When Elizabeth died and Peter ascended the throne, life became even worse for Catherine. Even though she had given Peter a son, she was terrified Peter would murder her and marry his mistress. However, most people recognised Catherine would make a better ruler than Peter and six months into his reign, Catherine and her supporters organised a bloodless coup and put her on the throne. Peter died in custody six days later.
   Many thought her reign would also be short. After all, she was German with no Russian blood and was merely the daughter of a minor Army officer. However, Catherine proved all her critics wrong and ruled for thirty four years as sole autocrat of the Russian Empire. She turned the economy around, encouraged the arts, and was the first inoculated against the smallpox in Russia. She created schools for everyone around the country and even granted freedom of worship in Russia. During her life, she was offered the title of "The Great", but declined. "I leave it to the posterity to judge impartially what I have done", she said.
   So why am I telling you about her? First, even in the face of hardship, Catherine never gave up her dream, even when she was alone with no friends at all. She rose above her circumstances and was patient and in the end rewarded for following her dream and patiently waiting for it. Second, many historians guess that Catherine herself had Asperger's. She is a great example to look to for guidance, because she is a wonderful example of an Aspie who, against all odds, overcame to become one of the most famous women in all of history.

Saturday, January 12, 2013

Thank You, Mean Girl

  I looked around the table last Thursday and smiled at what I saw. We were on break from class, and my friends and I were discussing gun control laws. Anne, Paulina, Anna, Summer, Gabby and Ashley were going back and forth on what we should and should not own, Anne mentioning our second amendment rights, Anna claiming that was back in the time of muskets; when I smiled and turned to Anna and said: "I am so lucky to have you guys.".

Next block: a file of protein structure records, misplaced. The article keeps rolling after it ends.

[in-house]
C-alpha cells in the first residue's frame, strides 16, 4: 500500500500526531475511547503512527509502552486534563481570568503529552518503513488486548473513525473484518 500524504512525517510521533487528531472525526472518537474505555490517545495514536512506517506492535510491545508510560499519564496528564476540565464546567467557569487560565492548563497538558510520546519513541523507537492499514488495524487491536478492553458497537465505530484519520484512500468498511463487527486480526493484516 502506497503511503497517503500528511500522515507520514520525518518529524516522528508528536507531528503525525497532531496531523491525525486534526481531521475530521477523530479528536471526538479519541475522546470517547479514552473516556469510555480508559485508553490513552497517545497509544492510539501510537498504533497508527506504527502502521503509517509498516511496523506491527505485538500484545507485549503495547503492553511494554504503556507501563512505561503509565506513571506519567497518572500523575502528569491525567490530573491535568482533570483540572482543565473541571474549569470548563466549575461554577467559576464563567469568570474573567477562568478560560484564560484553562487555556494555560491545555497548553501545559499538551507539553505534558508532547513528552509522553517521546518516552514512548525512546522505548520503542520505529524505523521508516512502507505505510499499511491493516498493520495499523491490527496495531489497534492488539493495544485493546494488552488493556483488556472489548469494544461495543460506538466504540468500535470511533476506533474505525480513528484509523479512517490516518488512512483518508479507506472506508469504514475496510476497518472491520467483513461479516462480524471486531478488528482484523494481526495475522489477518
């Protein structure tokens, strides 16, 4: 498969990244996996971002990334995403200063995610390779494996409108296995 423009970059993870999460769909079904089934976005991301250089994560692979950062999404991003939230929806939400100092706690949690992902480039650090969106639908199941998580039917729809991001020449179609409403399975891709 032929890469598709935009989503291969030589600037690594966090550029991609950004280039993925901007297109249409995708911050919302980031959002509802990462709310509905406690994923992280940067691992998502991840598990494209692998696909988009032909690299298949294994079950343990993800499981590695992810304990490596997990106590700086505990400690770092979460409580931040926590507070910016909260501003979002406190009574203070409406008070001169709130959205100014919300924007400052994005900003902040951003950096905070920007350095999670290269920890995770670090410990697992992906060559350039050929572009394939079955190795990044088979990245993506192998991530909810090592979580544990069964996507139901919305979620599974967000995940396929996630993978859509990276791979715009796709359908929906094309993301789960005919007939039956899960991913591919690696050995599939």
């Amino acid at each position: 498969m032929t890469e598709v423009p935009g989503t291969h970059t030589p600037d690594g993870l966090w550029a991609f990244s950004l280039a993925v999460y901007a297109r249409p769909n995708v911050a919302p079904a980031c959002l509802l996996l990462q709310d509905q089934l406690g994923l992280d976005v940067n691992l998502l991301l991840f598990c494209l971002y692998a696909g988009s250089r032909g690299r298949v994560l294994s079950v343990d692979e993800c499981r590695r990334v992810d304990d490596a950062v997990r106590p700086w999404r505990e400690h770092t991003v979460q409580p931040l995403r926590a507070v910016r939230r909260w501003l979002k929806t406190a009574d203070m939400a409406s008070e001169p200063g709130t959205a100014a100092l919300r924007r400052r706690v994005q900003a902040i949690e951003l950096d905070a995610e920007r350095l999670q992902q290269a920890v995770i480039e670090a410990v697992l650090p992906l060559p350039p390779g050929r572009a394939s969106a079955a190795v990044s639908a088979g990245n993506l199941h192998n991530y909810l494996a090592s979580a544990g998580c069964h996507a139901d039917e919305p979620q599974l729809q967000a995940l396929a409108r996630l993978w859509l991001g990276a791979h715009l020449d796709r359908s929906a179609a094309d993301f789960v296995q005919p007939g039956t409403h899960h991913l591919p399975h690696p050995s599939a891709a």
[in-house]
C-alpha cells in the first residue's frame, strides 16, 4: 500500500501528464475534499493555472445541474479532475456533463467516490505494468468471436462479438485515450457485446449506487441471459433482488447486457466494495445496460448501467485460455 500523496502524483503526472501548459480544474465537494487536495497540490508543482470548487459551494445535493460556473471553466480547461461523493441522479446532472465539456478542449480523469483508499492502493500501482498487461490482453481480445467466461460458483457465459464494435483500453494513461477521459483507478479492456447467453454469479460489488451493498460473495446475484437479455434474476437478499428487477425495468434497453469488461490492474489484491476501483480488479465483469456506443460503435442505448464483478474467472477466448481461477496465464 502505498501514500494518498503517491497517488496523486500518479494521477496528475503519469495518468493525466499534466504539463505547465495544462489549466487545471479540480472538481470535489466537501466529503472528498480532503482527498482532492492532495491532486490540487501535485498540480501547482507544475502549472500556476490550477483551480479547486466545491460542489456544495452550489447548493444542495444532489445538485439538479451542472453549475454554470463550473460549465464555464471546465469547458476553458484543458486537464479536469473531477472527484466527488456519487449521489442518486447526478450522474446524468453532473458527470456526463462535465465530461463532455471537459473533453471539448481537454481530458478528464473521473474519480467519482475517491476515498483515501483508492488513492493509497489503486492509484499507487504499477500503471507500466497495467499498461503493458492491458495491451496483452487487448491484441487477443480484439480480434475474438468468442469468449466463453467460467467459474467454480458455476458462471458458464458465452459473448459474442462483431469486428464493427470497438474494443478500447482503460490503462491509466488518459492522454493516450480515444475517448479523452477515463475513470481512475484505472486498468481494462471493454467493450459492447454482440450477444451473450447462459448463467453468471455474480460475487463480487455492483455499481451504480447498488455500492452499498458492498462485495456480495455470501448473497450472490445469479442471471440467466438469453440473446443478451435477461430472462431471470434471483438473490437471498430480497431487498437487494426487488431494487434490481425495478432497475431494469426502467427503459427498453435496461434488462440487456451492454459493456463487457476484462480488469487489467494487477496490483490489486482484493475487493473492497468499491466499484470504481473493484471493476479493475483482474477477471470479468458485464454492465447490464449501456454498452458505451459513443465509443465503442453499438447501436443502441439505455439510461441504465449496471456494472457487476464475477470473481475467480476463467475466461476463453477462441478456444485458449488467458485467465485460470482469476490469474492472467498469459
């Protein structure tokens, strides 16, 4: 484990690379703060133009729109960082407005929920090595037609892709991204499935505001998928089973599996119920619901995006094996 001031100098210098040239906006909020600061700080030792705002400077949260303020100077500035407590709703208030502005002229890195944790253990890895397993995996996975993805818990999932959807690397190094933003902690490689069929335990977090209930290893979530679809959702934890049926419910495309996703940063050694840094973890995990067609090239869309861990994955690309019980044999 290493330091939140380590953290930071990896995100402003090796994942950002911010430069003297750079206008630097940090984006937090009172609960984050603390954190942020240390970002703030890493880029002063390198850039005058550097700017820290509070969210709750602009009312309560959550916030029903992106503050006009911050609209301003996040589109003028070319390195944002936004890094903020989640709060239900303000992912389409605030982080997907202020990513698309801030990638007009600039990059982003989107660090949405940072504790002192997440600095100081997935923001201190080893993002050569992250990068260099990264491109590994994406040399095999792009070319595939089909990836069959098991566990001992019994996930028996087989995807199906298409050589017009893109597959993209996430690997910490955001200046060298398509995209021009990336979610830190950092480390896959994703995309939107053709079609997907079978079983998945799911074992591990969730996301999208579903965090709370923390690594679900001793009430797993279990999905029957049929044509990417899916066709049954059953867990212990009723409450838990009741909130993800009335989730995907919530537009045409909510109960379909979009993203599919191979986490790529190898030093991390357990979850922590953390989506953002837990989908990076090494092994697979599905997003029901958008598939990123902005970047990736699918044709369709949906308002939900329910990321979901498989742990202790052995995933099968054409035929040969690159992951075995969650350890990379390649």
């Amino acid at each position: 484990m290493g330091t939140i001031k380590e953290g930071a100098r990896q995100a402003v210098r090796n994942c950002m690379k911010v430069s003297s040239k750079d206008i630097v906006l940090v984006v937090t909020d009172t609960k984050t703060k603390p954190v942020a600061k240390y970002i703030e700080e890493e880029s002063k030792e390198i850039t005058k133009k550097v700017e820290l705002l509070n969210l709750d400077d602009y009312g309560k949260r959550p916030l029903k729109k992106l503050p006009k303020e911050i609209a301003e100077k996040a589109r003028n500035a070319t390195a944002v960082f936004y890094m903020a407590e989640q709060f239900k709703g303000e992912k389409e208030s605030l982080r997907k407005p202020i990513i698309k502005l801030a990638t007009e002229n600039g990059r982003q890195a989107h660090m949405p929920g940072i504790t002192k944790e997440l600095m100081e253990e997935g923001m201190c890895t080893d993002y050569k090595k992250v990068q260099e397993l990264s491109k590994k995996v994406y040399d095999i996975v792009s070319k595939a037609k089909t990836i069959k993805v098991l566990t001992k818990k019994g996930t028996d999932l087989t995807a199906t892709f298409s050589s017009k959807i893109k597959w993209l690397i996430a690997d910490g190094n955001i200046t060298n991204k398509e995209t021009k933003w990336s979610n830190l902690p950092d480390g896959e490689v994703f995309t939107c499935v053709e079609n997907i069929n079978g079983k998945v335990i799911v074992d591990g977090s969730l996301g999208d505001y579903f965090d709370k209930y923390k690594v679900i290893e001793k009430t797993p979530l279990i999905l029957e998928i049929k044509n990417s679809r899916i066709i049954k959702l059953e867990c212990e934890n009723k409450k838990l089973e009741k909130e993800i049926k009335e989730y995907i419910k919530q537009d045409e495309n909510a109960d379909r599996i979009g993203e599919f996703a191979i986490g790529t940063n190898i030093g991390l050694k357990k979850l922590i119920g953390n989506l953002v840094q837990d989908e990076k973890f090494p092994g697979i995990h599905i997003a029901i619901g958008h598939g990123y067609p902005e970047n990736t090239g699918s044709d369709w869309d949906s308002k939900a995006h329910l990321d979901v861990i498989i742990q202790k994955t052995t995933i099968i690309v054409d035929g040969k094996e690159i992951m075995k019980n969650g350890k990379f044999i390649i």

She smiled and nodded, but she couldn't have known I wasn't thinking about gun control, but a day way back in the August before my first grade year.
  I can remember it clearly: sitting in the back of the ice cream parlor and waiting to meet my "buddy", she was new to my grade school and I was asked to help show her around and help her make friends. I remember, for some reason, thinking to myself, 'This is a day that will change my life forever'.

 I couldn't have been more right.
 
    The girl I would meet that day I would befriend and bring into my small group of two other friends. We were all close until seventh grade, when Amy (not her real name, but the girl from the ice cream parlor), decided to turn my best friends against me. They would run away and call it a game. Then Amy began to turn the rest of my school against me. The worst day happened in the fall of my seventh grade year when I walked into math class and my name was written all over the board accompanied by the words 'the Camel', which, Amy explained, was the tallest animal she could think of with the smallest brain. The teacher wasn't there that day, just a sub who was new and had no clue the comments were directed at me. That day, at lunch, I didn't eat but went into the bathroom and cried because I felt so alone and I had no one to sit with at lunch.   I knew my Asperger's made it hard for me to made friends, and I vowed, there, on the floor of the bathroom, that I would never let this happen to anyone else like me, if I could prevent it.